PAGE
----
After you’ve entered my giveaway, please make sure to check out this post over at Book’d Out and visit some of the other blogs for more chances to win!

Good luck and happy Australia Day 🙂



The Lost Prince – Julie Kagawa & **GIVEAWAY**

The Lost Prince
Julie Kagawa
Harlequin Teen AU
2012, 377p
Uncorrected proof copy courtesy of the publisher

For as long as he can remember, Ethan Chase has always been able to see Them: the fey. Piskies, gremlins, etc. Most mortals don’t know they exist, the glamour of the fey prevent humans from seeing their true selves. But Ethan has always been able to see past the glamour and that means he has to watch his back. The fey don’t look too kindly on those that can see their true colours. And Ethan is also the younger brother of The Iron Queen, his sister Meghan who left him and her life in the mortal realm some 12 years ago, rarely to be seen since.

Ethan is now 17 and he’s struggling to fit in because of his ability to see the fey. It makes him a target and it also endangers anyone that gets close to him, something he learned the hard way some years ago. When a half-breed at his new school implores him desperately for help, Ethan is reluctant but in the end, he gives the boy what he needs. Ethan has seen something new, a type of fey he doesn’t know the name of and they’re not friendly. When they attempt to attack him, he is forced to do something he thought he would never do: use a token to enter the land of Faery and travel to the Iron Realm to inform his sister of the strange new creatures and ask for her help.

Kenzie gets dragged along for the ride by being in the wrong place at the wrong time. A non-seer, she gets a quick education when she and Ethan tumble into the realm of the fey and are met by Grimalkin, who leads them on the journey to the Iron Realm to speak to Meghan. Kenzie isn’t one to back down from a challenge and she adapts quickly, refusing to go back to the moral world when Meghan gives her the choice, instead wishing to stay with Ethan. She wants to get to the bottom of what’s happening and why fey are disappearing and she’s willing to do the one thing you’re not supposed to do – make a bargain – in order to be of use. She and Ethan are getting closer than ever even though Ethan has long maintained a distance from people. He doesn’t want to do anything that could get someone he cares about killed but Kenzie isn’t the type of girl who is going to do what Ethan tells her to.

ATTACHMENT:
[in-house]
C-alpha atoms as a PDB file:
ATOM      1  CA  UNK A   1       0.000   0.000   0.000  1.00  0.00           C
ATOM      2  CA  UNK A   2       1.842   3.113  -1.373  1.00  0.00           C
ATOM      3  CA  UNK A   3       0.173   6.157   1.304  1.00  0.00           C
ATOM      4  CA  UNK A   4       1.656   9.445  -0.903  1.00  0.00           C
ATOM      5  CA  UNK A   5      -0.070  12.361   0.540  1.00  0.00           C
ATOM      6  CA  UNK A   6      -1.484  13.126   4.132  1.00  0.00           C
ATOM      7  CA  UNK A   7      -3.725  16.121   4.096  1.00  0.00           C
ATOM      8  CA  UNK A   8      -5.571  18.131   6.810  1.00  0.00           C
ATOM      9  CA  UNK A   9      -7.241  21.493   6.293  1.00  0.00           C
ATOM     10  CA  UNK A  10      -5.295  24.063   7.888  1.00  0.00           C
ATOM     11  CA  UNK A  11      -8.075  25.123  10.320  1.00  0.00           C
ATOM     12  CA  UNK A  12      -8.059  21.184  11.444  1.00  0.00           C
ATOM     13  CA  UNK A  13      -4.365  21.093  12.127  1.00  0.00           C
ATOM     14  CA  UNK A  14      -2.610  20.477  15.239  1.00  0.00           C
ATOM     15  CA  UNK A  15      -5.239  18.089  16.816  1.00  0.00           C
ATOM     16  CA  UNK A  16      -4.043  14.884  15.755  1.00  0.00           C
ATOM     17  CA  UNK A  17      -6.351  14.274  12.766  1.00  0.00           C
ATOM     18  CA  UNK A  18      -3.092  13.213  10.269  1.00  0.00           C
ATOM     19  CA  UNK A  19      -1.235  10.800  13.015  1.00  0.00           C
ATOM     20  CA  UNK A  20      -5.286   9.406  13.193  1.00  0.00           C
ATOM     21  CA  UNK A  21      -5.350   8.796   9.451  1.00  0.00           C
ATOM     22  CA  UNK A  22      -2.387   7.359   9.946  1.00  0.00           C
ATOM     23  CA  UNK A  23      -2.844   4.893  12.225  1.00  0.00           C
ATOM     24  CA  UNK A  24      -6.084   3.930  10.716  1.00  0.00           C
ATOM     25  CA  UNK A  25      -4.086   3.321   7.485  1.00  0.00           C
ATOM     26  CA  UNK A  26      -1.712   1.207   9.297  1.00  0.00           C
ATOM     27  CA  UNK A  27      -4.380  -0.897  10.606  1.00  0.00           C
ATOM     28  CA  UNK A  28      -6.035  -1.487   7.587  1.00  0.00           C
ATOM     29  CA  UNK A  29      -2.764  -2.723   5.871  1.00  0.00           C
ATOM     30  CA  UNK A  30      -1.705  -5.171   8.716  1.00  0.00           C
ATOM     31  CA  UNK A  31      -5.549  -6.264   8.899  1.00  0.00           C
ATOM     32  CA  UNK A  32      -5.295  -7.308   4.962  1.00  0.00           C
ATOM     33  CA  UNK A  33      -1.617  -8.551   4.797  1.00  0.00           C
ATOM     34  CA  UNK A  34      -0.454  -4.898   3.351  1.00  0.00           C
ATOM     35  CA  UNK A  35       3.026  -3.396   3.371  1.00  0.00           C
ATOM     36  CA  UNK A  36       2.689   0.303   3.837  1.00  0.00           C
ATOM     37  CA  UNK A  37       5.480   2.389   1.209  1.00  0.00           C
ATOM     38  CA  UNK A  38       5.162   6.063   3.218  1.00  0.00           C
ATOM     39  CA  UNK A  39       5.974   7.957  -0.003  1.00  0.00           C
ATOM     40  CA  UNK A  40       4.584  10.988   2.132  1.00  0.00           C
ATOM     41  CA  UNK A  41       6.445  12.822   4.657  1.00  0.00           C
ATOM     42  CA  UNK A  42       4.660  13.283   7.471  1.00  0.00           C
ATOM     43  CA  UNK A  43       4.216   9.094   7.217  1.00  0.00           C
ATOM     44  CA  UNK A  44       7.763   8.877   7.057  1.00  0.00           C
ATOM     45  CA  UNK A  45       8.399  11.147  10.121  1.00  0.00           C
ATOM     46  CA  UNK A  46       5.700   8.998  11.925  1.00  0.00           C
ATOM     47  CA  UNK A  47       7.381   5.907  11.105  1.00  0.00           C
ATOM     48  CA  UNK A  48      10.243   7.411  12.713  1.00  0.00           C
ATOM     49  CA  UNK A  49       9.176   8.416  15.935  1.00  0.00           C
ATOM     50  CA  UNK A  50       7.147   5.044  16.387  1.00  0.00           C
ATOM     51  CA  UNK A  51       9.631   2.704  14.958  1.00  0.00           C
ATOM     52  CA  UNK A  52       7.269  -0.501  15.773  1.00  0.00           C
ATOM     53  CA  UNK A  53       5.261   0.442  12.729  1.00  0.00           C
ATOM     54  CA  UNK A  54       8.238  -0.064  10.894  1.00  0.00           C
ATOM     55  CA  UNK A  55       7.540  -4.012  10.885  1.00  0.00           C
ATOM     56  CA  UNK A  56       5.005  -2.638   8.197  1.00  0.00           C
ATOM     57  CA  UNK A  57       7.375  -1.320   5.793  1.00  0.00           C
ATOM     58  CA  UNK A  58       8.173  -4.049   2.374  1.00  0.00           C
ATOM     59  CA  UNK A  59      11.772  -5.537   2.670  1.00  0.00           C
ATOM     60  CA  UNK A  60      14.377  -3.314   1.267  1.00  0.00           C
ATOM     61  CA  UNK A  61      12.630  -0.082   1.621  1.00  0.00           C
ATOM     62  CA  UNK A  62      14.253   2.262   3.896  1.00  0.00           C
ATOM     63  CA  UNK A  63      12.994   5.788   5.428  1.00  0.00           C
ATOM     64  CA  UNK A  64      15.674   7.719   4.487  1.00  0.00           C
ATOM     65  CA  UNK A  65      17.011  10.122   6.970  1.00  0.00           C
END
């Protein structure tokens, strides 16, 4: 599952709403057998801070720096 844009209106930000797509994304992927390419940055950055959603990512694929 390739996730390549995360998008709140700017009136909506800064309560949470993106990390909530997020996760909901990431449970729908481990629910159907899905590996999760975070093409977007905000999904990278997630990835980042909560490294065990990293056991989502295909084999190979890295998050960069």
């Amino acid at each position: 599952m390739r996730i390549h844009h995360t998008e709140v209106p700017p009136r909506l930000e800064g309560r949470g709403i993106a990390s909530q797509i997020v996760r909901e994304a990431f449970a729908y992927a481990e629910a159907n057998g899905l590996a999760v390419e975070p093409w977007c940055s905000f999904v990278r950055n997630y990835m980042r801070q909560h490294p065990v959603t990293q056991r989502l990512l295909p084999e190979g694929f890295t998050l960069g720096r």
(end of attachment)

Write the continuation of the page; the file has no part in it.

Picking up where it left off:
The Lost Prince is the first in Julie Kagawa’s new series, The Iron Fey: the Call of the Forgotten which spins off from the original Iron Fey series, featuring Ethan’s sister Meghan and her journey from normal teenager to a Queen in the Faery realm. I quite enjoyed the first series, although I do still have one book to read in it, (the last one, The Iron Knight but it wasn’t exactly difficult to figure out how it was going to end and this novel doesn’t spoil anything for anyone, really). This book got off to quite a slow start for me – I can remember getting to about page 80 and being quite frustrated because I really did not like any of the characters so far. Ethan was overly moody and rude, Kenzie was far too in-your-face-tryhard and Todd was the sort of annoying little worm who managed to be smarmy even when he was begging Ethan to help him. This was disappointing because of how much I had enjoyed the previous books of Kagawa’s that I had read.